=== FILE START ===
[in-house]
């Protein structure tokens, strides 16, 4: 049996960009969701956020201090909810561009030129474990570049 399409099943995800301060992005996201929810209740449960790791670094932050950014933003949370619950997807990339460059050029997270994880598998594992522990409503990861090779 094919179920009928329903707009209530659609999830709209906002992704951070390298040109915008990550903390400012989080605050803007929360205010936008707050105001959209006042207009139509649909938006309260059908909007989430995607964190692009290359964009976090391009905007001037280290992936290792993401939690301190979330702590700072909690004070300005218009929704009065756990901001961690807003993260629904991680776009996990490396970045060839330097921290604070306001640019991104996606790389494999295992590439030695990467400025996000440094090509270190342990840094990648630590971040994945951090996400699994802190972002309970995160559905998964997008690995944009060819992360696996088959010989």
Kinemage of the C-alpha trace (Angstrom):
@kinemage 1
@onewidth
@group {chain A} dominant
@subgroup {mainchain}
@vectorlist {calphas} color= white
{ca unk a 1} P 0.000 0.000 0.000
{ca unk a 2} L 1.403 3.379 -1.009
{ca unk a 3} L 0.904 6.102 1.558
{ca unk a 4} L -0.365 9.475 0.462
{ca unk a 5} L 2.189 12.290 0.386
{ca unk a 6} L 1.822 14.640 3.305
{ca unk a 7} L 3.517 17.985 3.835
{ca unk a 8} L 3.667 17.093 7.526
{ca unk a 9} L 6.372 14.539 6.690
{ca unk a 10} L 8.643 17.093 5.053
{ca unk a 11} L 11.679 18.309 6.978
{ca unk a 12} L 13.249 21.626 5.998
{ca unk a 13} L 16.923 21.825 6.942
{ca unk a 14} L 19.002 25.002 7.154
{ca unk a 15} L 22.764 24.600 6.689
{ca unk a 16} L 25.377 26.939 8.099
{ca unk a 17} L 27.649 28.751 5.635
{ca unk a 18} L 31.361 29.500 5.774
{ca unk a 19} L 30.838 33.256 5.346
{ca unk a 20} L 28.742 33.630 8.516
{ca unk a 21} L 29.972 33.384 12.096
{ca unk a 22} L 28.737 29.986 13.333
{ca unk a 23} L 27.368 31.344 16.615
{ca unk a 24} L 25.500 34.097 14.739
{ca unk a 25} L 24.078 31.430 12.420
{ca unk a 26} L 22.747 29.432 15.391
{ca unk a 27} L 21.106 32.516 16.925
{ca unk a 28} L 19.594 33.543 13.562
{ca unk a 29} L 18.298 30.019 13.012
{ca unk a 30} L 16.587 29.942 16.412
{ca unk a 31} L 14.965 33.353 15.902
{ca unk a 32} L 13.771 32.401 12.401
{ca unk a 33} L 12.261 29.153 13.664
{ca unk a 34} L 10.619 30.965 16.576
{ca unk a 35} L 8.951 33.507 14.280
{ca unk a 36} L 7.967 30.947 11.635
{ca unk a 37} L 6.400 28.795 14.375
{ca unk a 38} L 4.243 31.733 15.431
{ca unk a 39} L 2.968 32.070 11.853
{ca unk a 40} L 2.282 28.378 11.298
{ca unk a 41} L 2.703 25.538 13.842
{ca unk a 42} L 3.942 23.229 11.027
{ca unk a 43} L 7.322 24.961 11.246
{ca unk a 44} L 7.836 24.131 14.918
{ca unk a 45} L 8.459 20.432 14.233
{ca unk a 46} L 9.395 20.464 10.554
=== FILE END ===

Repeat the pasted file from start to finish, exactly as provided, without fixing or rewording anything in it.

[in-house]
């Protein structure tokens, strides 16, 4: 049996960009969701956020201090909810561009030129474990570049 399409099943995800301060992005996201929810209740449960790791670094932050950014933003949370619950997807990339460059050029997270994880598998594992522990409503990861090779 094919179920009928329903707009209530659609999830709209906002992704951070390298040109915008990550903390400012989080605050803007929360205010936008707050105001959209006042207009139509649909938006309260059908909007989430995607964190692009290359964009976090391009905007001037280290992936290792993401939690301190979330702590700072909690004070300005218009929704009065756990901001961690807003993260629904991680776009996990490396970045060839330097921290604070306001640019991104996606790389494999295992590439030695990467400025996000440094090509270190342990840094990648630590971040994945951090996400699994802190972002309970995160559905998964997008690995944009060819992360696996088959010989």
Kinemage of the C-alpha trace (Angstrom):
@kinemage 1
@onewidth
@group {chain A} dominant
@subgroup {mainchain}
@vectorlist {calphas} color= white
{ca unk a 1} P 0.000 0.000 0.000
{ca unk a 2} L 1.403 3.379 -1.009
{ca unk a 3} L 0.904 6.102 1.558
{ca unk a 4} L -0.365 9.475 0.462
{ca unk a 5} L 2.189 12.290 0.386
{ca unk a 6} L 1.822 14.640 3.305
{ca unk a 7} L 3.517 17.985 3.835
{ca unk a 8} L 3.667 17.093 7.526
{ca unk a 9} L 6.372 14.539 6.690
{ca unk a 10} L 8.643 17.093 5.053
{ca unk a 11} L 11.679 18.309 6.978
{ca unk a 12} L 13.249 21.626 5.998
{ca unk a 13} L 16.923 21.825 6.942
{ca unk a 14} L 19.002 25.002 7.154
{ca unk a 15} L 22.764 24.600 6.689
{ca unk a 16} L 25.377 26.939 8.099
{ca unk a 17} L 27.649 28.751 5.635
{ca unk a 18} L 31.361 29.500 5.774
{ca unk a 19} L 30.838 33.256 5.346
{ca unk a 20} L 28.742 33.630 8.516
{ca unk a 21} L 29.972 33.384 12.096
{ca unk a 22} L 28.737 29.986 13.333
{ca unk a 23} L 27.368 31.344 16.615
{ca unk a 24} L 25.500 34.097 14.739
{ca unk a 25} L 24.078 31.430 12.420
{ca unk a 26} L 22.747 29.432 15.391
{ca unk a 27} L 21.106 32.516 16.925
{ca unk a 28} L 19.594 33.543 13.562
{ca unk a 29} L 18.298 30.019 13.012
{ca unk a 30} L 16.587 29.942 16.412
{ca unk a 31} L 14.965 33.353 15.902
{ca unk a 32} L 13.771 32.401 12.401
{ca unk a 33} L 12.261 29.153 13.664
{ca unk a 34} L 10.619 30.965 16.576
{ca unk a 35} L 8.951 33.507 14.280
{ca unk a 36} L 7.967 30.947 11.635
{ca unk a 37} L 6.400 28.795 14.375
{ca unk a 38} L 4.243 31.733 15.431
{ca unk a 39} L 2.968 32.070 11.853
{ca unk a 40} L 2.282 28.378 11.298
{ca unk a 41} L 2.703 25.538 13.842
{ca unk a 42} L 3.942 23.229 11.027
{ca unk a 43} L 7.322 24.961 11.246
{ca unk a 44} L 7.836 24.131 14.918
{ca unk a 45} L 8.459 20.432 14.233
{ca unk a 46} L 9.395 20.464 10.554